It even led Albert Einstein to admit that ignoring the idea and subsequently “fudging” his equations to avoid it was “the biggest blunder of his life”.

In 1936, Hubble published The Realm of the Nebulae,  a piece on his research. Hubble worked at Mount Wilson Observatory until 1942, when he left to work at the Aberdeen Proving Grounds in Maryland during World War II. For his service during the war, in 1946, Hubble received the Medal of Merit.

In July of 1949 Hubble had a heart attack will vacationing in Colorado. Afterward his wife cared for him and he was put on a modified diet and schedule. In September of 1953 he died of a spontaneous blood clot in his brain in San Marino, California. He had no funeral and his wife kept the burial site a secret.

During Hubble’s lifetime the Nobel Prize in Physics did not recognize work in the field of astronomy. Hubble did attempt to change this and argued that astronomers should be recognized by the committee for their contributions to astrophysics. Hubble was not able to convince the committee in his lifetime but shortly after his death the decision was made to recognize astronomers for their work. Unfortunately, the prize cannot be awarded posthumously.

Which is really sad because if anyone deserved it, Edwin Hubble surely did.

“I knew that even if I were second or third rate, it was astronomy that mattered.”

– Edwin Hubble

The Hubble Space Telescope as seen from the departing Space Shuttle Atlantis, flying STS-125, HST Servicing Mission 4. By Ruffnax (Crew of STS-125) [Public domain], via Wikimedia Commons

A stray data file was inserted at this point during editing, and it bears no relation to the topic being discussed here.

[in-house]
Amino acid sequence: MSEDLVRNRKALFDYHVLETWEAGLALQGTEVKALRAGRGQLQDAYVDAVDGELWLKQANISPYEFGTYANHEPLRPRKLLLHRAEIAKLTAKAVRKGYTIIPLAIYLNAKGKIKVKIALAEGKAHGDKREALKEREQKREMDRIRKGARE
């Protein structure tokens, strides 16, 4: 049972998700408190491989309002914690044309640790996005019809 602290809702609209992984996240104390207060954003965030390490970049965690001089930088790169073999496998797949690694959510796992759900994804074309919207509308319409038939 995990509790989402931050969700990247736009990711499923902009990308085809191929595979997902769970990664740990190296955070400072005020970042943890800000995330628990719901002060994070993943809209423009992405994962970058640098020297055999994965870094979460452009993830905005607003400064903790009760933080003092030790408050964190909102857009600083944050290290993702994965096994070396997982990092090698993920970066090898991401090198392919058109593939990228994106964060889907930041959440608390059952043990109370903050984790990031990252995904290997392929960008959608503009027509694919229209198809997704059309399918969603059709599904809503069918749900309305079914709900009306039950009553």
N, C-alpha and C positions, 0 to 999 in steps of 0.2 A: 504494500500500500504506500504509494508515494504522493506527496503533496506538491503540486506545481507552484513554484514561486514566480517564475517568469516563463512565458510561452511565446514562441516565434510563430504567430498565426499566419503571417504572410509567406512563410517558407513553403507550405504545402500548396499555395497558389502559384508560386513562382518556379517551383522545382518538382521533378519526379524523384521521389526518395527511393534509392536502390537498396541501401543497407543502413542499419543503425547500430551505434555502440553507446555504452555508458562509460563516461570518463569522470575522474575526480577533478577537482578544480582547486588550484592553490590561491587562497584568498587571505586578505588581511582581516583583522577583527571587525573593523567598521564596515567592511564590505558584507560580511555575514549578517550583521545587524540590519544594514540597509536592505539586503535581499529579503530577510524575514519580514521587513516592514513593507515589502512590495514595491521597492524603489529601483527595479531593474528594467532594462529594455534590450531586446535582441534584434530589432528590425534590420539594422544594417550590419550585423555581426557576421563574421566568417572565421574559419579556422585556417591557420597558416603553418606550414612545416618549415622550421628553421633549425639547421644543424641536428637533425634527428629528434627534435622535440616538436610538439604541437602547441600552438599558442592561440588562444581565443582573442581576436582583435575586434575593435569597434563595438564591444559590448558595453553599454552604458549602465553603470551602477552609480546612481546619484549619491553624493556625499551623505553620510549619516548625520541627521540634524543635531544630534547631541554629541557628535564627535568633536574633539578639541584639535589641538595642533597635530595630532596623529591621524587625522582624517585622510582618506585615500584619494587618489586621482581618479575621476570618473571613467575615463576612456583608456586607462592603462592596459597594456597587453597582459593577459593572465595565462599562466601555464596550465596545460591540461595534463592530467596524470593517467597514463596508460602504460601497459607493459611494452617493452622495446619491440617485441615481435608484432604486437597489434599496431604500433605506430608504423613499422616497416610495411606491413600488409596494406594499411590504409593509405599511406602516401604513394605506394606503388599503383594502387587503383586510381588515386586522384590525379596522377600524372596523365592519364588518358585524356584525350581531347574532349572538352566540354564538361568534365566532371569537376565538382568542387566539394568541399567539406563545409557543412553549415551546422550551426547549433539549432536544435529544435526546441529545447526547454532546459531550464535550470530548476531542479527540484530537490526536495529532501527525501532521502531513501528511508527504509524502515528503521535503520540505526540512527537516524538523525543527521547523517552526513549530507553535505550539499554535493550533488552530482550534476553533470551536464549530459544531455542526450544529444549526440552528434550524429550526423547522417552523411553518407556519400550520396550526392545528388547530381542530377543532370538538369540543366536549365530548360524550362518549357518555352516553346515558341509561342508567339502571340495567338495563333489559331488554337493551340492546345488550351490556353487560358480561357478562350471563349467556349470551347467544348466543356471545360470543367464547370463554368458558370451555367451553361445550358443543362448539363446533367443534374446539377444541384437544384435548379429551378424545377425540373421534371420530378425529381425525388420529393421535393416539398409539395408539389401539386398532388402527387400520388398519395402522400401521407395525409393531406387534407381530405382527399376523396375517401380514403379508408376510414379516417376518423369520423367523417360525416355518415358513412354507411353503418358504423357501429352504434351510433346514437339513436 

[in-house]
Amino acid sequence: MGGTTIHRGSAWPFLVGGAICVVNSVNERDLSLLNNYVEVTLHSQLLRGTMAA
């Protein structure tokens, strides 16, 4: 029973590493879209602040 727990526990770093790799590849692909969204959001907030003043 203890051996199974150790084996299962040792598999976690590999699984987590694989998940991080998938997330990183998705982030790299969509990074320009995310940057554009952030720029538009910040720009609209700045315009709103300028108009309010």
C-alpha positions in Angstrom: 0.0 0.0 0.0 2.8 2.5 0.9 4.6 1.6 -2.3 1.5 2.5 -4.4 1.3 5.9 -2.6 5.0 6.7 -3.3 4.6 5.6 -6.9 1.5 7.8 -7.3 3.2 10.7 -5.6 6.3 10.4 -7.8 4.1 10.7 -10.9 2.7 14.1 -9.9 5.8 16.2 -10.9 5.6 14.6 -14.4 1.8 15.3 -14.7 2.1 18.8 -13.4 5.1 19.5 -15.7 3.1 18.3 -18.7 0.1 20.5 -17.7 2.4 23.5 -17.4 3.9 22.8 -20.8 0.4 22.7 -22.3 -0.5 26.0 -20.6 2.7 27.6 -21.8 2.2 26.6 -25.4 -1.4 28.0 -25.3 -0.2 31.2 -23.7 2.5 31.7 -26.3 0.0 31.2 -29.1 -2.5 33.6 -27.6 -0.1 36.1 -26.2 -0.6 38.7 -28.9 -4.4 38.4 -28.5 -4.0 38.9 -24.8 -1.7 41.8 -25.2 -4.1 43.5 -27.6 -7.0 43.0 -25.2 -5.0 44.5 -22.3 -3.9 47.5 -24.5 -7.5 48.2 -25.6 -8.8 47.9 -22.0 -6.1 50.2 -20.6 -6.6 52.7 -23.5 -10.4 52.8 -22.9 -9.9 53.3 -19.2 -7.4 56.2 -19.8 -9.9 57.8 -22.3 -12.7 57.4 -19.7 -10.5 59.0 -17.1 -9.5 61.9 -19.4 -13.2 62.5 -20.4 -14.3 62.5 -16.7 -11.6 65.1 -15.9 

When scientists decided to name the Hubble Space Telescope after the founder of modern cosmology the choice could not have been more appropriate.

The Hubble Space Telescope is a telescope that was launched into low Earth orbit in 1990. Because the telescope is outside of Earth’s atmosphere the images it captures are not distorted. Hubble captures incredibly detailed, high resolution images in the near ultraviolet, visible, and near infrared spectra. I encourage you to check out the HubbleSite’s complete gallery of images, many of which I have used for these posts.

Just like the man it’s named after, The Hubble Telescope has lead scientists to many breakthroughs in astrophysics.

Since Hubble’s launch in 1990 it has been service in space by astronauts four times. It is the only telescope designed to be serviced in space this way. Sadly it cannot go on forever and scientists believe it will last until about 2020 so they have scheduled the launch of it’s successor, the James Webb Space Telescope, in 2018.

This telescope has produced some of the most informative and awe inspiring images that when the time comes and Hubble shuts down it will be missed by the entire astronomy community.


Image: Halley’s Comet

Comet 1P/Halley as taken March 8, 1986 by W. Liller, Easter Island, part of the International Halley Watch (IHW) Large Scale Phenomena Network. By NASA/W. Liller [Public domain], via Wikimedia Commons